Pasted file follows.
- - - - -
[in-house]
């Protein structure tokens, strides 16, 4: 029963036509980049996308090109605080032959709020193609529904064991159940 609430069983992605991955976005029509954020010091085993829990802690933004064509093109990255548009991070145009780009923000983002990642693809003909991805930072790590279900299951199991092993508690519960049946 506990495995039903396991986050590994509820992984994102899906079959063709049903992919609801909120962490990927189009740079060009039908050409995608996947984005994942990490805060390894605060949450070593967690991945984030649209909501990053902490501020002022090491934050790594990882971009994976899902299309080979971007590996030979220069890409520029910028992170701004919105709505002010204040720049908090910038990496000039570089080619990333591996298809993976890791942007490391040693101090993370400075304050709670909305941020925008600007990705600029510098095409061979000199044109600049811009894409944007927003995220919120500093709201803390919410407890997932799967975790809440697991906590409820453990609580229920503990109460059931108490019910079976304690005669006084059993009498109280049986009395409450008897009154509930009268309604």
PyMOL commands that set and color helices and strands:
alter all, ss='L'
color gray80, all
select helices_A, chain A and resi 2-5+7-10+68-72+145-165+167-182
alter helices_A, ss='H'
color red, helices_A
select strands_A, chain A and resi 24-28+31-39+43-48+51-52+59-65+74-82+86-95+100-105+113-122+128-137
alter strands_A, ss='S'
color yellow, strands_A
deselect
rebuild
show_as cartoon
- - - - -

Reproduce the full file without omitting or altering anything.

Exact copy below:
[in-house]
């Protein structure tokens, strides 16, 4: 029963036509980049996308090109605080032959709020193609529904064991159940 609430069983992605991955976005029509954020010091085993829990802690933004064509093109990255548009991070145009780009923000983002990642693809003909991805930072790590279900299951199991092993508690519960049946 506990495995039903396991986050590994509820992984994102899906079959063709049903992919609801909120962490990927189009740079060009039908050409995608996947984005994942990490805060390894605060949450070593967690991945984030649209909501990053902490501020002022090491934050790594990882971009994976899902299309080979971007590996030979220069890409520029910028992170701004919105709505002010204040720049908090910038990496000039570089080619990333591996298809993976890791942007490391040693101090993370400075304050709670909305941020925008600007990705600029510098095409061979000199044109600049811009894409944007927003995220919120500093709201803390919410407890997932799967975790809440697991906590409820453990609580229920503990109460059931108490019910079976304690005669006084059993009498109280049986009395409450008897009154509930009268309604």
PyMOL commands that set and color helices and strands:
alter all, ss='L'
color gray80, all
select helices_A, chain A and resi 2-5+7-10+68-72+145-165+167-182
alter helices_A, ss='H'
color red, helices_A
select strands_A, chain A and resi 24-28+31-39+43-48+51-52+59-65+74-82+86-95+100-105+113-122+128-137
alter strands_A, ss='S'
color yellow, strands_A
deselect
rebuild
show_as cartoon